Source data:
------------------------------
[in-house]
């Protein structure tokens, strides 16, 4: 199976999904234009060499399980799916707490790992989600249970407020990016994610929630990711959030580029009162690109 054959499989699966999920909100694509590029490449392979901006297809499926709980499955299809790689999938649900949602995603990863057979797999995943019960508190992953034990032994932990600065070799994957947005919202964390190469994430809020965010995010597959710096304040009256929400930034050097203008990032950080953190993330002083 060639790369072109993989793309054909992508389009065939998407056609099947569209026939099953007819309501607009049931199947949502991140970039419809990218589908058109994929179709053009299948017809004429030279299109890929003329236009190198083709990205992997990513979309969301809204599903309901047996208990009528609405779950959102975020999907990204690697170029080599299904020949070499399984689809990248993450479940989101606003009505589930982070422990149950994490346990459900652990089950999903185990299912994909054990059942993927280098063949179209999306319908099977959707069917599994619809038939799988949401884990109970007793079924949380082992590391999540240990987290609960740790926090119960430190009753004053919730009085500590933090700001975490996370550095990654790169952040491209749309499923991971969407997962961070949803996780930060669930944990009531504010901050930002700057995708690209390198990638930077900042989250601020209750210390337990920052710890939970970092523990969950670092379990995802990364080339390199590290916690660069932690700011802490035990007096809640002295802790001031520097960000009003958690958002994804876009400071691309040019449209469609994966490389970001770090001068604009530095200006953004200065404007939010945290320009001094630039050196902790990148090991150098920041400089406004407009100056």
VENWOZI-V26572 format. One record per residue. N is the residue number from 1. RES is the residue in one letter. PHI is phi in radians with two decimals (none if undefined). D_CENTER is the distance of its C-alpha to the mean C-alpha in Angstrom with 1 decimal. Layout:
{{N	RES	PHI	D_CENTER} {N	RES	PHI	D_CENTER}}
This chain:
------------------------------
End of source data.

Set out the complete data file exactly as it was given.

[in-house]
């Protein structure tokens, strides 16, 4: 199976999904234009060499399980799916707490790992989600249970407020990016994610929630990711959030580029009162690109 054959499989699966999920909100694509590029490449392979901006297809499926709980499955299809790689999938649900949602995603990863057979797999995943019960508190992953034990032994932990600065070799994957947005919202964390190469994430809020965010995010597959710096304040009256929400930034050097203008990032950080953190993330002083 060639790369072109993989793309054909992508389009065939998407056609099947569209026939099953007819309501607009049931199947949502991140970039419809990218589908058109994929179709053009299948017809004429030279299109890929003329236009190198083709990205992997990513979309969301809204599903309901047996208990009528609405779950959102975020999907990204690697170029080599299904020949070499399984689809990248993450479940989101606003009505589930982070422990149950994490346990459900652990089950999903185990299912994909054990059942993927280098063949179209999306319908099977959707069917599994619809038939799988949401884990109970007793079924949380082992590391999540240990987290609960740790926090119960430190009753004053919730009085500590933090700001975490996370550095990654790169952040491209749309499923991971969407997962961070949803996780930060669930944990009531504010901050930002700057995708690209390198990638930077900042989250601020209750210390337990920052710890939970970092523990969950670092379990995802990364080339390199590290916690660069932690700011802490035990007096809640002295802790001031520097960000009003958690958002994804876009400071691309040019449209469609994966490389970001770090001068604009530095200006953004200065404007939010945290320009001094630039050196902790990148090991150098920041400089406004407009100056």
VENWOZI-V26572 format. One record per residue. N is the residue number from 1. RES is the residue in one letter. PHI is phi in radians with two decimals (none if undefined). D_CENTER is the distance of its C-alpha to the mean C-alpha in Angstrom with 1 decimal. Layout:
{{N	RES	PHI	D_CENTER} {N	RES	PHI	D_CENTER}}
This chain: